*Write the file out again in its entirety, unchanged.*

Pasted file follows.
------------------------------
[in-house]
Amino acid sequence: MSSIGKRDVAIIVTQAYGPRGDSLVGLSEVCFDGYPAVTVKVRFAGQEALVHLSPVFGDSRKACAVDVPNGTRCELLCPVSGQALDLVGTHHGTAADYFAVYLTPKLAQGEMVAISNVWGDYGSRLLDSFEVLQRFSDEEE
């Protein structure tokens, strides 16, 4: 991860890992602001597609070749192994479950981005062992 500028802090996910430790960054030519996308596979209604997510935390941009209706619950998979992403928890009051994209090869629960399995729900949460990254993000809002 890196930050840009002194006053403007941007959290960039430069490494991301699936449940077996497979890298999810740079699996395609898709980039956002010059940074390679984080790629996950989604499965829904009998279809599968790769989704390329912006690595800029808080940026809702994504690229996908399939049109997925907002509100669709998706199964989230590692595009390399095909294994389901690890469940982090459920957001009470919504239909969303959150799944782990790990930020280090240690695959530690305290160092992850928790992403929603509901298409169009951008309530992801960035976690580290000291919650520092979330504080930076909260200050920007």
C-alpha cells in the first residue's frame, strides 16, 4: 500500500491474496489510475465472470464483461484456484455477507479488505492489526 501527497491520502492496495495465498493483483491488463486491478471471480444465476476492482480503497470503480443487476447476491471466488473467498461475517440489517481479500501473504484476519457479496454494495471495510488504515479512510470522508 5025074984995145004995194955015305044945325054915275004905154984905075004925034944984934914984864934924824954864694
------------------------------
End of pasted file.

[in-house]
Amino acid sequence: MSSIGKRDVAIIVTQAYGPRGDSLVGLSEVCFDGYPAVTVKVRFAGQEALVHLSPVFGDSRKACAVDVPNGTRCELLCPVSGQALDLVGTHHGTAADYFAVYLTPKLAQGEMVAISNVWGDYGSRLLDSFEVLQRFSDEEE
């Protein structure tokens, strides 16, 4: 991860890992602001597609070749192994479950981005062992 500028802090996910430790960054030519996308596979209604997510935390941009209706619950998979992403928890009051994209090869629960399995729900949460990254993000809002 890196930050840009002194006053403007941007959290960039430069490494991301699936449940077996497979890298999810740079699996395609898709980039956002010059940074390679984080790629996950989604499965829904009998279809599968790769989704390329912006690595800029808080940026809702994504690229996908399939049109997925907002509100669709998706199964989230590692595009390399095909294994389901690890469940982090459920957001009470919504239909969303959150799944782990790990930020280090240690695959530690305290160092992850928790992403929603509901298409169009951008309530992801960035976690580290000291919650520092979330504080930076909260200050920007």
C-alpha cells in the first residue's frame, strides 16, 4: 500500500491474496489510475465472470464483461484456484455477507479488505492489526 501527497491520502492496495495465498493483483491488463486491478471471480444465476476492482480503497470503480443487476447476491471466488473467498461475517440489517481479500501473504484476519457479496454494495471495510488504515479512510470522508 5025074984995145004995194955015305044945325054915275004905154984905075004925034944984934914984864934924824954864694